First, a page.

Immune-mediated arthritis is extremely rare. It is very difficult to diagnose such arthritis in cats. For diagnosis, arthrocentesis and the study of synovial fluid are used.
Examination of an animal with suspected non-inflammatory arthritis (osteoarthritis) may be inconclusive because there are no outward signs and the pain is not acute. When probing the joints, it is difficult to understand whether the pet hurts or simply does not like that they are touching the paws.
The main diagnostic method is an X-ray examination.
On the x-ray, you can see osteophytes (bone outgrowths), changes in the structure of the cartilage of the joint, swelling of the bones or soft tissues, intra-articular or extra-articular mineralization in the soft tissues, in the joint.
Arthritis Treatment in Cats
Treatment of joints in cats depends on the type of disease.
In infectious arthritis, antimicrobial drugs are prescribed (the choice of drug depends on the type of pathogen). In severe purulent arthritis, surgical treatment is performed to remove infected and damaged tissues from the joint.
Almost all arthritis is treated with pain medication.
In the presence of systemic signs of the disease (high temperature, lethargy, refusal to eat), systemic therapy is also prescribed: antipyretics and droppers.
In immune-mediated arthritis, immunosuppressive therapy, usually long-term courses of glucocorticosteroids, is prescribed.
Non-inflammatory arthritis in cats is irreversible, and treatment is aimed at slowing its progression, reducing pain, and improving the animal’s quality of life.
Painkillers are prescribed to eliminate the pain syndrome. These are potent drugs and therefore should only be prescribed by a veterinarian. Cats on long-term pain medication should have regular check-ups with a specialist.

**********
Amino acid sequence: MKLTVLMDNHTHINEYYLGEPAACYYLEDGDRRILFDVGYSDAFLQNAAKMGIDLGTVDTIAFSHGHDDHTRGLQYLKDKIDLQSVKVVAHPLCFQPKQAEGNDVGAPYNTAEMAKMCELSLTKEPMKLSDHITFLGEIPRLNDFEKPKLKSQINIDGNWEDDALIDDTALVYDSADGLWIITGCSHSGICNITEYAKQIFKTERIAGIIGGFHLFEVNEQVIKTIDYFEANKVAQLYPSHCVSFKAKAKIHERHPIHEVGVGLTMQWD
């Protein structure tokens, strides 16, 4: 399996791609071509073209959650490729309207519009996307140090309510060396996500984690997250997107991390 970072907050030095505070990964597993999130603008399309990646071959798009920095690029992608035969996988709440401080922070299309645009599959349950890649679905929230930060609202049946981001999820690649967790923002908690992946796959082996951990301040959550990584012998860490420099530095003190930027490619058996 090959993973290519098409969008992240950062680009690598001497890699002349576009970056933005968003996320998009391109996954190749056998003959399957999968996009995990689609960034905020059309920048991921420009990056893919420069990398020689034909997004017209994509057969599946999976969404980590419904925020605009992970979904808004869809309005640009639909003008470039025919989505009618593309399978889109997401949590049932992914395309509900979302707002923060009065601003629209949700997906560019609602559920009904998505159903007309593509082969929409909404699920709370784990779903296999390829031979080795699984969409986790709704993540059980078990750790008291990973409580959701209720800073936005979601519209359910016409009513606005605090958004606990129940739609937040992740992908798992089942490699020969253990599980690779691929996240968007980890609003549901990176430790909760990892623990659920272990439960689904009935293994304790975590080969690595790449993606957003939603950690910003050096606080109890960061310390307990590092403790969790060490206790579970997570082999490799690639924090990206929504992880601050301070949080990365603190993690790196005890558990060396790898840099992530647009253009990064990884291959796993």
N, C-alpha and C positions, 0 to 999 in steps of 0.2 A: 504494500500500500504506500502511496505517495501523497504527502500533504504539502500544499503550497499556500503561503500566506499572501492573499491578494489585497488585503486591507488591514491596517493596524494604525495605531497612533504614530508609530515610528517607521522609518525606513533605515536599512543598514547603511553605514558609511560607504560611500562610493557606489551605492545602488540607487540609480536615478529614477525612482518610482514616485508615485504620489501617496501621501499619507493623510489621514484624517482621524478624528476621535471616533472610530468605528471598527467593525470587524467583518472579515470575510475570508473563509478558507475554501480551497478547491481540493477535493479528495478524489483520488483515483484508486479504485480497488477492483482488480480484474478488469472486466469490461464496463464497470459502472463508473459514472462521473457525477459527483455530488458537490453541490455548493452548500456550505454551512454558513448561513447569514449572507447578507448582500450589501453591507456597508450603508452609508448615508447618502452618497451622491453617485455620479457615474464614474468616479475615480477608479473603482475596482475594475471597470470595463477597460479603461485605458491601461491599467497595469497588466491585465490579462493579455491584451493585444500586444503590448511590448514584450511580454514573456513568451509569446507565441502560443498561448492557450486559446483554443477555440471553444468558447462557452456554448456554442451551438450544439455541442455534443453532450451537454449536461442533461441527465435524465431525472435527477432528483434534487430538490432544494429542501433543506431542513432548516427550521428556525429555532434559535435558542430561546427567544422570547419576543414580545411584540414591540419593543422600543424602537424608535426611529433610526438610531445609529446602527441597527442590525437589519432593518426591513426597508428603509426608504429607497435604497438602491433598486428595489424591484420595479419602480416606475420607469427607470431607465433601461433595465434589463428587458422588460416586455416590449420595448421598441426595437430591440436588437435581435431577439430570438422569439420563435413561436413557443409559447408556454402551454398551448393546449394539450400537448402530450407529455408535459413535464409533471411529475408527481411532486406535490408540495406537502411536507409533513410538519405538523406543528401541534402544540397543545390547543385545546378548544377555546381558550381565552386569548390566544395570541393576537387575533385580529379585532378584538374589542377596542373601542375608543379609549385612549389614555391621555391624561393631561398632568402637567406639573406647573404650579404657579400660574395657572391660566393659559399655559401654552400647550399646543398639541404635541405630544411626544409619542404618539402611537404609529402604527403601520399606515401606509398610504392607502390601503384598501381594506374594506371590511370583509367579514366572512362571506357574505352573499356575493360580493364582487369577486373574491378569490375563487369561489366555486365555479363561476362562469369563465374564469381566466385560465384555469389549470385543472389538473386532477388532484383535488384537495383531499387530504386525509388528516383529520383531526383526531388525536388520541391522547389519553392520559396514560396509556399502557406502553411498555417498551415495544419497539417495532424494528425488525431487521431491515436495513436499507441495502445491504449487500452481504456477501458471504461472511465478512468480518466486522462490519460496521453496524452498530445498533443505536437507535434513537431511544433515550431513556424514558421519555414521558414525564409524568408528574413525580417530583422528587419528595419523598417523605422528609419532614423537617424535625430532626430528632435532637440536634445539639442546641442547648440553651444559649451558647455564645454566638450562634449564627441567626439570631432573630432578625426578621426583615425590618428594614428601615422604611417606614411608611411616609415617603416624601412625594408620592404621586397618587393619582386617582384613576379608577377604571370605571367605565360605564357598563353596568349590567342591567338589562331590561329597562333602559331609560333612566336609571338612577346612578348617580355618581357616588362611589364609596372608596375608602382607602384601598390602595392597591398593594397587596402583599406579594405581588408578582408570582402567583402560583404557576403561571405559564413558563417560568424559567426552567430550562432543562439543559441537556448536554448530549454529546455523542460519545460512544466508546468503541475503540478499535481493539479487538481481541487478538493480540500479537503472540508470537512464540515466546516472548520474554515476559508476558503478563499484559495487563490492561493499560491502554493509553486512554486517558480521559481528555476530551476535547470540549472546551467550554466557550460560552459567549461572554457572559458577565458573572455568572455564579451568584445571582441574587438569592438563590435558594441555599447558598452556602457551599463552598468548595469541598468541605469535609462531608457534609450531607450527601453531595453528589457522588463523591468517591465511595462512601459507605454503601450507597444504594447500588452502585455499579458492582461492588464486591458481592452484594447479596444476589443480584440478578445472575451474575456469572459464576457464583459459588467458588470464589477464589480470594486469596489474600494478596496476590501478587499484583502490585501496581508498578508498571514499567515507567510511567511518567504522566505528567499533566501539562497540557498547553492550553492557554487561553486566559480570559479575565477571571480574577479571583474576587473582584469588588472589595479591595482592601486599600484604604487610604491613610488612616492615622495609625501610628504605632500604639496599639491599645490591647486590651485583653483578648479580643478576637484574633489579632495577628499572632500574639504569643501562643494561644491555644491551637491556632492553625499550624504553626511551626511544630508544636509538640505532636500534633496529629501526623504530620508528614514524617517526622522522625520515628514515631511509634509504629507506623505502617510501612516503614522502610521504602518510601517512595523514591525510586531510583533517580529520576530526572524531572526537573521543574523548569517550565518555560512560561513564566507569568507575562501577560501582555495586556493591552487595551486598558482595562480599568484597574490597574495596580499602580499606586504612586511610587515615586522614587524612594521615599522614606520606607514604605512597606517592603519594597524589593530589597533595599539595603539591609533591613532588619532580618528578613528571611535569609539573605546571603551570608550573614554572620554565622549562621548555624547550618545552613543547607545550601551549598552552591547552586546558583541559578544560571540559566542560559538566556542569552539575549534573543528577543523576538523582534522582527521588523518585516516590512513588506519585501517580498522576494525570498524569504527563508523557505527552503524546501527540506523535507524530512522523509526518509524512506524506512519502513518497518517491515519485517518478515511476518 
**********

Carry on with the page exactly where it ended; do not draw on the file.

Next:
Additionally, supplements are prescribed in food or feed containing chondroitin, glucosamine and unsaturated fatty acids.
Excess body weight accelerates the development of osteoarthritis, so obese cats are given a low-calorie diet to lose weight.
It is important to reduce the load on the joints by adapting the external environment for the cat (we will talk about this below).
If your cat has joint pain, the home environment should be set up so that you can easily visit your favorite places without having to jump up and down. For example, provide access to the windowsill through additional benches, chairs, stools, ramps or other items. Toilet trays should have low sides, at least on one side. Your cat may also need extra care if she finds it difficult to wash herself or grind her claws on her own. It is necessary to monitor the condition of the coat and claws: comb out or cut the coat in a timely manner, cut the claws as needed.
Arthritis and osteoarthritis cannot be prevented. But it is possible to delay the onset of symptoms and significantly improve your cat’s quality of life in the long term. It is important to maintain a healthy weight throughout your pet’s life. You should always pay attention to any changes in the behavior of the cat and consult a doctor in a timely manner. Regular examinations and diagnostics will help to detect arthritis in a cat at an early stage. That will subsequently help slow down the development of the disease and improve the quality of life of the cat.
Key points about arthritis in cats
Arthritis can be inflammatory (due to infection) and non-inflammatory (due to wear of the cartilage of the joint).
Non-inflammatory osteoarthritis is of the greatest importance as it is very common in older cats.
There is a genetic predisposition to joint disease (predisposed breeds: Maine Coon, Persian, Siamese, Abyssinian, Scottish Fold).
Inflammatory arthritis is acute, with obvious signs: lameness, joint pain.
Non-inflammatory osteoarthritis has no symptoms. You can only notice changes in the usual behavior and character of the cat.
Treatment for arthritis in cats depends on the type and cause. For all types of arthritis, pain medications are prescribed and the environment changed to suit the needs of the animal with diseased paws.
Non-inflammatory osteoarthritis is an irreversible disease, treatment and prevention are aimed at improving the quality of life of the cat.
Respostas para perguntas frequentes
Julie Lemetayer, Susan Taylor. Inflammatory joint disease in cats: an approach to diagnosis and treatment, 2014;
Gary D. Norsworthy. “Cat is a patient”, 2018;
Tamara Grubb. Pain in Feline Osteoarthritis: Tools for Clinicians and Pet Owners, 2020;
Edwina Gildea. Feline osteoarthritis, a common and painful disease: diagnosis, treatment, 2018;
R.Malik, G.S.Allan. Osteochondrodysplasia of Scottish Fold cats, 1999.